"$schema": "https://schema.management.azure.com/schemas/2019-04-01/deploymentTemplate.json#",
  "contentVersion": "1.0.0.0",
  "variables": {
    "entities": {
      "item002": {
        "enabled": false,
        "displayName": "Example item 2",
        "number": 200
      },
      "item001": {
        "enabled": true,
        "displayName": "Example item 1",
        "number": 300
      }
    },
    "entitiesArray": "[items(variables('entities'))]"
  },
  "resources": [],
  "outputs": {
    "itemsResult": {
      "type": "array",
      "value": "[variables('entitiesArray')]"
    }
  }
}

The example returns:

"itemsResult": {
  "type": "Array",
  "value": [
    {
      "key": "item001",
      "value": {
        "displayName": "Example item 1",
        "enabled": true,
        "number": 300
      }
    },
    {
      "key": "item002",
      "value": {
        "displayName": "Example item 2",
        "enabled": false,
        "number": 200
      }
    }
  ]
}

In JSON, an object is an unordered collection of zero or more key/value pairs. The ordering can be different depending on the implementations. For example, the Bicep items() function sorts the objects in the alphabetical order. In other places, the original ordering can be preserved. Because of this non-determinism, avoid making any assumptions about the ordering of object keys when writing code, which interacts with deployments parameters & outputs.

json

json(arg1)

Converts a valid JSON string into a JSON data type.

In Bicep, use the json function.

Parameters

Parameter Required Type Description
arg1 Yes string The value to convert to JSON. The string must be a properly formatted JSON string.

Return value

The JSON data type from the specified string, or an empty value when null is specified.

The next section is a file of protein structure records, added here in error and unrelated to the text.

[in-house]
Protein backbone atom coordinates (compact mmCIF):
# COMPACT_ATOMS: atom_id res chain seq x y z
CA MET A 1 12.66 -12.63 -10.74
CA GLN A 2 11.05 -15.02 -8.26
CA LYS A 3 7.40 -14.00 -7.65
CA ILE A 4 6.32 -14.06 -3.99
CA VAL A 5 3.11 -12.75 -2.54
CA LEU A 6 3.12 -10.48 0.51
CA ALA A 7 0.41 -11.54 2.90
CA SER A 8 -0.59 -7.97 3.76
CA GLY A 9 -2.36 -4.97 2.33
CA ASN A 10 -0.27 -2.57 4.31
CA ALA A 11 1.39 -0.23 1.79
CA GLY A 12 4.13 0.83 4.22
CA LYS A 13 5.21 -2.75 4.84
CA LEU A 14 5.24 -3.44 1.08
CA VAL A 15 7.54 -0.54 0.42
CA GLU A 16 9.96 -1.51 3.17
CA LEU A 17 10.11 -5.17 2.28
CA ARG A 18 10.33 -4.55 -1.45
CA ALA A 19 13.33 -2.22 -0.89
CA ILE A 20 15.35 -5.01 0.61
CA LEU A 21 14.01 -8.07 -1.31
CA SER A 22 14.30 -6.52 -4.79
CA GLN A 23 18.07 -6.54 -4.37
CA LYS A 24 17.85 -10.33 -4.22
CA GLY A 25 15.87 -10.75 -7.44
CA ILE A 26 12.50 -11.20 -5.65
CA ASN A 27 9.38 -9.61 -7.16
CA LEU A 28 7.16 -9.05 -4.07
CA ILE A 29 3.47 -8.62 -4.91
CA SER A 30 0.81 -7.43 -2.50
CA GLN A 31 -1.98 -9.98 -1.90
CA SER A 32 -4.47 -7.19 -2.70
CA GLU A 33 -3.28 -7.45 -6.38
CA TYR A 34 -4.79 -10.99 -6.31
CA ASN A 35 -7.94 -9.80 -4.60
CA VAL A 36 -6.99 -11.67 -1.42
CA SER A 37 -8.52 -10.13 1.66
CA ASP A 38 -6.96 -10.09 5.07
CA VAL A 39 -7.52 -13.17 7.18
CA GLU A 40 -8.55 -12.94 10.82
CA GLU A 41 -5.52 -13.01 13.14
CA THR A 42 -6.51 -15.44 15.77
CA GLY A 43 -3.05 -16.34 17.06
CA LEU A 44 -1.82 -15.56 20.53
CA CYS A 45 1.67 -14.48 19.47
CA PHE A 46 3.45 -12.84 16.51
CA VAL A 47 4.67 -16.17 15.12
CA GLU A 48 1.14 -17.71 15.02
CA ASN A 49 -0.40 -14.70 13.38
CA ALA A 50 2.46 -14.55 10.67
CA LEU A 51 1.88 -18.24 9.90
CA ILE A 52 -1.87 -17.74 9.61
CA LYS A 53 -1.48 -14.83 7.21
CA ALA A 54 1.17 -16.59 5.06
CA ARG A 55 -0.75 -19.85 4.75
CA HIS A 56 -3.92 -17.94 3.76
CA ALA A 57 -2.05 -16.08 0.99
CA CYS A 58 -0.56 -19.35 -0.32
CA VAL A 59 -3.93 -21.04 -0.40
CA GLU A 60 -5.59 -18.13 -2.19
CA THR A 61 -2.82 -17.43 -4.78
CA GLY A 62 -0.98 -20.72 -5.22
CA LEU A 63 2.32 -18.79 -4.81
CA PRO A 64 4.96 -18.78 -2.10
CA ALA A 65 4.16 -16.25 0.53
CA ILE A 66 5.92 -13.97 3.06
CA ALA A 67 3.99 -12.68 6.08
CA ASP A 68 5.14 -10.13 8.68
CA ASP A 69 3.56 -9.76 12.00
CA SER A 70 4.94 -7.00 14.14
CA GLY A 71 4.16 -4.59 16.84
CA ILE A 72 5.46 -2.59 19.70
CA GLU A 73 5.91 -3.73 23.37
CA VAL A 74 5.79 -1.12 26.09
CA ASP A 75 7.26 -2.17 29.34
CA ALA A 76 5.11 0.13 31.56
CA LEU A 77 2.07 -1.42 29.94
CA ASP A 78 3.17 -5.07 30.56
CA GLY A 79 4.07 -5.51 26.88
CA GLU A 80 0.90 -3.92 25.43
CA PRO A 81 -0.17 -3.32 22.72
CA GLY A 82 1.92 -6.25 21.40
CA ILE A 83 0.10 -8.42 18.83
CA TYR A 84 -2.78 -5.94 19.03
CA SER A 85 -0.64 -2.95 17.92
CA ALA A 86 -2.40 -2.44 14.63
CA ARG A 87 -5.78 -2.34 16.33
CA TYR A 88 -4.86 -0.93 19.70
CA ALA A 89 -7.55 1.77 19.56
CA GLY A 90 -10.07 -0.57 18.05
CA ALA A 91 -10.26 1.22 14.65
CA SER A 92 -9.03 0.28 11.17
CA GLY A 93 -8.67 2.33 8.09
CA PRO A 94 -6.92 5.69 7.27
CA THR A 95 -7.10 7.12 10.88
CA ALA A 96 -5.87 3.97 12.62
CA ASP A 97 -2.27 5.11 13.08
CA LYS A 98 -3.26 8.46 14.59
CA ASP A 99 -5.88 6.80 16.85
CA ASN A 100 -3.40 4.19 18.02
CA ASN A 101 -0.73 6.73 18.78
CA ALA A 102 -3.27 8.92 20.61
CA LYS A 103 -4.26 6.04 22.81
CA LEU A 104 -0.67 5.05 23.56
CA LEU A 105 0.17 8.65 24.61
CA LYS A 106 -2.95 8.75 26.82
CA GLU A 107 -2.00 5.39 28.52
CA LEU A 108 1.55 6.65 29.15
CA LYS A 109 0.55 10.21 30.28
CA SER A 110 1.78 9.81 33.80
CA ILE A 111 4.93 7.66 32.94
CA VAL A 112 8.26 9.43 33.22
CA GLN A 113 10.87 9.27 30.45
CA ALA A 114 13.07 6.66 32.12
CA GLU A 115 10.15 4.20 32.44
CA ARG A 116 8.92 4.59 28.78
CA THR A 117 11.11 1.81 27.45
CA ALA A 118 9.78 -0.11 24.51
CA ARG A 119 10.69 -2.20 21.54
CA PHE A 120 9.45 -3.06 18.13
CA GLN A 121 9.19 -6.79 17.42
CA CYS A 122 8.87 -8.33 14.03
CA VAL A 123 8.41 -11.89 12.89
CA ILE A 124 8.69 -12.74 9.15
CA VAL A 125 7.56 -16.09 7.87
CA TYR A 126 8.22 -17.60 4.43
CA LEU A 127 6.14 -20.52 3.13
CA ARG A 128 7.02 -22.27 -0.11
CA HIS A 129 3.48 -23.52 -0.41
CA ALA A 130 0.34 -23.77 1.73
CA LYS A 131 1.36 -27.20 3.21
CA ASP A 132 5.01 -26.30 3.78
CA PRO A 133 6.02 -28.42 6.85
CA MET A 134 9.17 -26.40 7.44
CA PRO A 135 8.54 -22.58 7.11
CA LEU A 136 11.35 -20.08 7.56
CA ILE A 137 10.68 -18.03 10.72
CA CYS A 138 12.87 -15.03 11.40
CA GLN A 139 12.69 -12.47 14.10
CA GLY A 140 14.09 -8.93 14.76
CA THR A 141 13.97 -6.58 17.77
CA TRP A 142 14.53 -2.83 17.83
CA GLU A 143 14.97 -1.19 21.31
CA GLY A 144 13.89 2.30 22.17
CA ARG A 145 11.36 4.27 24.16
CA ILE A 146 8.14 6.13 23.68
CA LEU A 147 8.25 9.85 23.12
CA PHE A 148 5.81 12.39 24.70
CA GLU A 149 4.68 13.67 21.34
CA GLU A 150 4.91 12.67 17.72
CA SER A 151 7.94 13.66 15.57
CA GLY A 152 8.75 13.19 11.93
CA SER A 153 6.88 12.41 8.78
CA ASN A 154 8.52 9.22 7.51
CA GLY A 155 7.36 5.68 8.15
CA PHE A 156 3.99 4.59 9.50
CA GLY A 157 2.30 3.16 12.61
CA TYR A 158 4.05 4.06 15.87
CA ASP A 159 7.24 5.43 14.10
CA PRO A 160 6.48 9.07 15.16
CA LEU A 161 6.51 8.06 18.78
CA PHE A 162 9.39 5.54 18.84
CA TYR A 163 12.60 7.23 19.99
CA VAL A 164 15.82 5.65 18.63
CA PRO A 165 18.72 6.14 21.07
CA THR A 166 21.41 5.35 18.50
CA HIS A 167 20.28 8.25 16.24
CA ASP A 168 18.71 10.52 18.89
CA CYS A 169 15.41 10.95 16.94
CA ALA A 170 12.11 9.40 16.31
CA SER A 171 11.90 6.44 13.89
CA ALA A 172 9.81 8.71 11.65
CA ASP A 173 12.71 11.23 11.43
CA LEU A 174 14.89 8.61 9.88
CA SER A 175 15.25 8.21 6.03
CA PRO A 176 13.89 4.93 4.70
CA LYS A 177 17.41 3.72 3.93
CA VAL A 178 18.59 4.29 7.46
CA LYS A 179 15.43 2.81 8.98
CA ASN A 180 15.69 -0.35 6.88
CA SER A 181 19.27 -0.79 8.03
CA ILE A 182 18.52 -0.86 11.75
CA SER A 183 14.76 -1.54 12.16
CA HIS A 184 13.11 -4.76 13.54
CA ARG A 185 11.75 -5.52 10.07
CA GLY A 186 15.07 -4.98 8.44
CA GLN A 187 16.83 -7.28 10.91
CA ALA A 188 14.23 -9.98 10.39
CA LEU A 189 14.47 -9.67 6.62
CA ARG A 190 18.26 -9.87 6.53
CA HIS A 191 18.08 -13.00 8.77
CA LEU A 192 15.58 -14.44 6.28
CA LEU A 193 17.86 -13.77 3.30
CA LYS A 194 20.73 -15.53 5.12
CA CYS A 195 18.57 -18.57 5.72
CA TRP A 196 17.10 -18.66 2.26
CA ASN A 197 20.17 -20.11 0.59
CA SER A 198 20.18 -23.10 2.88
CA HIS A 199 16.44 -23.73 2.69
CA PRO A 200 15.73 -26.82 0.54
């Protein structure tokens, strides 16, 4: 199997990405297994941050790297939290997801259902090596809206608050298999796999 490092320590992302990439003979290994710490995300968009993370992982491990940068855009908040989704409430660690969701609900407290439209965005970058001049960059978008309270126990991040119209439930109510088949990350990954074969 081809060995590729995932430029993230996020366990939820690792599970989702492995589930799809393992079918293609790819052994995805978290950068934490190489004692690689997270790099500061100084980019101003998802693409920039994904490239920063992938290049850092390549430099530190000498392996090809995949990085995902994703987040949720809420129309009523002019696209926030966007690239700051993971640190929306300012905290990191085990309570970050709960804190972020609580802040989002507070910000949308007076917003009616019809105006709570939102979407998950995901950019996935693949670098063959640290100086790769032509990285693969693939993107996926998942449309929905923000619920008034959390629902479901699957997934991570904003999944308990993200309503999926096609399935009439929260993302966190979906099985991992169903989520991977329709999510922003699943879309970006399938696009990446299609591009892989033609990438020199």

Remarks

If you need to include a parameter value or variable in the JSON object, use the concat function to create the string that you pass to the function.

You can also use null() to get a null value.

Example

The following example shows how to use the json function. Notice that you can pass in null for an empty object.

{
  "$schema": "https://schema.management.azure.com/schemas/2019-04-01/deploymentTemplate.json#",
  "contentVersion": "1.0.0.0",
  "parameters": {
    "jsonEmptyObject": {
      "type": "string",
      "defaultValue": "null"
    },
    "jsonObject": {
      "type": "string",
      "defaultValue": "{\"a\": \"b\"}"
    },
    "jsonString": {
      "type": "string",
      "defaultValue": "\"test\""
    },
    "jsonBoolean": {
      "type": "string",
      "defaultValue": "true"
    },
    "jsonInt": {
      "type": "string",
      "defaultValue": "3"
    },
    "jsonArray": {
      "type": "string",
      "defaultValue": "[[1,2,3 ]"
    },
    "concatValue": {
      "type": "string",
      "defaultValue": "demo value"
    }
  },
  "resources": [
  ],
  "outputs": {
    "emptyObjectOutput": {